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Co Down girl Sophia Gibson fighting for her life as parents plea for medicinal cannabis licence

A seven-year-old Irish girl is fighting for her life just a week after her family blasted health chiefs for moving the goal posts on their application for medicinal cannabis.

Sophia Gibson, from Co Down, has suffered from a severe form of Dravet Syndrome, which causes deadly seizures, since she was a baby.

Her mum Danielle told Belfast Live how she spends every night with her daughter fearing one of those fits could steal her away as she sleeps.

Now their story has taken a real turn for the worse.

On Tuesday night, 30-year-old Danielle was holding a vigil at her daughter’s intensive care bide in the Royal Belfast Hospital for Sick Children‘s following an hour-long seizure this afternoon.

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Danielle and Sophia’s dad Darren are now asking for prayers for their very sick little girl.

They said: “Sophia ne everyone’s prayers and well wishes more than ever.

“We can’t reply to everyone individually that have already sent messages or phone calls but we appreciate it and will up date you as we and the family know more.”

The Newtownards couple have been fighting for a permanent licence for medicinal cannabis with THC for their little girl for the past 18 months.

Danielle said treatment with the oil in Holland “significantly reduced her symptoms” and let them see the child she could be.

Dad Darren and Sophia
(Image: Gibson family)
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They believed they were on the cusp of receiving the first permanent licence in Northern Ireland for their daughter, when told they will now have to wait to appear before a new assessment panel being set up to consider such applications.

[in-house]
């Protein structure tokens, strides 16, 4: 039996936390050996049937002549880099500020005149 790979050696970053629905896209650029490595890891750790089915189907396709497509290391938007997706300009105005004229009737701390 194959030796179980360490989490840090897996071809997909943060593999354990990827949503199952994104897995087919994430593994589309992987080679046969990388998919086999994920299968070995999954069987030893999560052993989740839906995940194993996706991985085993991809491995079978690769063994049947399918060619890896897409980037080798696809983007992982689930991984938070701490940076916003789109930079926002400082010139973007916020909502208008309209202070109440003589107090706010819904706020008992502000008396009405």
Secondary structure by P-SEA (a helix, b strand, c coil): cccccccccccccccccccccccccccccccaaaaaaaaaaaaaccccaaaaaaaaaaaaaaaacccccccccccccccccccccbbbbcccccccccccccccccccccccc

The Department of Health said on July 2: “The department continues to work closely with the Home Office on this important issue.

“We completely sympathise with the families who have been facing desperate situations as they try to find treatment. That is why the Home Office has taken action, creating an expert panel to review individual medicinal cannabis licence applications.”

Now she is in hospital, it is up to clinicians, under the Belfast Trust, to decide whether they apply for an emergency licence for the little girl.

Peter Carroll from End Our Pain is campaigning to help the Gibson family.

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He said: “No family should have to go through this trauma. They have been battling for 18 months and now they have to go through this newly established expert panel and it’s unfair.

“This should have been sorted out weeks ago.

“Sophia’s seizure took place mid afternoon today and lasted over an hour. It was a particularly severe seizure.

“My understanding is that the clinicians have got to say they would like the ability to use medical cannabis. We have put a lot of pressure on the government in the UK and in Northern Ireland.

“Our understanding is that people are going to try and make that happen if that request is made.

“But the clinicians have got to ask the Department of Health, who can say ‘yes, they can have an emergency licence‘.”

The Department of Health referred us to the Belfast Trust, who declined to comment.


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